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hydrothermal vents

OLogy Series
geology
card
215

hydrothermal vents

OLogy Series
geology

Imagine you are a marine biologist, traveling far beneath the ocean surface in a submersible. It's a vast, dark desert until you come across a tall group of chimney-like structures on the ocean floor, spewing stuff that looks like black smoke! There are bizarre creatures surrounding them, like bright-red tube worms and giant clams. You just found an underwater hot spring with several black smokers.

Bountiful Bacteria of the Sea
The community of life around black smokers is like none other on Earth. Most ecosystems on the planet are based on organisms like plants that depend on sunlight to produce food. But the food chain at the hydrothermal vents is based on an entirely different organism. Tiny bacteria called Archaea use sulfides from the vents, instead of sunlight, to create food. They can survive extremely hot temperatures and toxic chemicals that would kill most organisms. All the other animals in this unusual community depend directly or indirectly on these bacteria. Plants cannot survive in these harsh conditions. Many animals, such as the tube worms, mussels, and clams, live in symbiosis with the bacteria: the bacteria living on or in their bodies supply them with nutrients, while they provide the bacteria with the sulfides they need to survive. (In a symbiotic relationship, two organisms live close together in a way that benefits at least one. In this case, both organisms benefit.) Some scientists believe that life on Earth—and possibly on other planets—may have formed in environments similar to the one around the blacker smokers.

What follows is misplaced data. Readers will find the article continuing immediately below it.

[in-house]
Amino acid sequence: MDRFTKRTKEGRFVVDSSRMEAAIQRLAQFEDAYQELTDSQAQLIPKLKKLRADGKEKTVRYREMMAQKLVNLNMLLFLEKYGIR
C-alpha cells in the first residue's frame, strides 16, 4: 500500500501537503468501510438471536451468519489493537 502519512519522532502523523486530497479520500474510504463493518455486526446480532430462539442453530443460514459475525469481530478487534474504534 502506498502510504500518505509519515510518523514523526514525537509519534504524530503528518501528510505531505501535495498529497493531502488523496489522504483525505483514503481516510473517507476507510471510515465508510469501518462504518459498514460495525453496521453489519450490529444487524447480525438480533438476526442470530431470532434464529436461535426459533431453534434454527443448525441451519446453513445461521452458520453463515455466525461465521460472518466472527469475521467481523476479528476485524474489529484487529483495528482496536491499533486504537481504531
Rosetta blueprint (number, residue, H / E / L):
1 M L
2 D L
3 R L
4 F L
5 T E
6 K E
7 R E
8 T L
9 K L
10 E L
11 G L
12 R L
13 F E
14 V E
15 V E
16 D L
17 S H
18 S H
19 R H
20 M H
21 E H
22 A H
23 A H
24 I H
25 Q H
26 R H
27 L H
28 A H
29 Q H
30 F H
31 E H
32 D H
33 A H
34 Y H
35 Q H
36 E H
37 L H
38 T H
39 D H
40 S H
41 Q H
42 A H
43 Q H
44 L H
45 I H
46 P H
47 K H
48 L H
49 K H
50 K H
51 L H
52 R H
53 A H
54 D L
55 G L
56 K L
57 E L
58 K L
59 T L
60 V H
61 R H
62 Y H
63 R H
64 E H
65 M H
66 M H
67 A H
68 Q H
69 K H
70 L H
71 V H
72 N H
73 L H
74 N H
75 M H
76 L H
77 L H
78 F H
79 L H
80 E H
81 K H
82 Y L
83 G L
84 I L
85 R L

Black smokers are made up of minerals called sulfides. These minerals come from:

the upper levels of the ocean.

beneath the Earth’s crust.

the sand and rocks on the ocean floor.

Are you right?

Correct!

The minerals that form black smokers are made up of metals and sulfur from beneath the Earth’s crust. The metals and sulfur are carried up through cracks in the ocean floor.

Black smokers deep on the ocean floor actually emit smoke.

Fact
or
Fiction
?

Fiction

Although it looks like smoke, that black stuff is made up of particles that form when near-boiling, metal-rich water from an underwater hot spring mixes with deep-sea water.

Scientists named one black smoker in the Pacific Ocean "Godzilla."

Fact
or
Fiction
?

Fact

The black smoker "Godzilla" grew as tall as a 15-story building before it fell over.

Name: black smokers
Average depth: 7,000 feet (2,100 meters) down
Habitat: deep-sea hydrothermal vents, mid-ocean ridges
First discovered: in 1977 near the Galapagos Islands
Cool fact: More than 300 species of animals live around black smokers.

Image credits: courtesy of University of Washington, J.R. Delaney.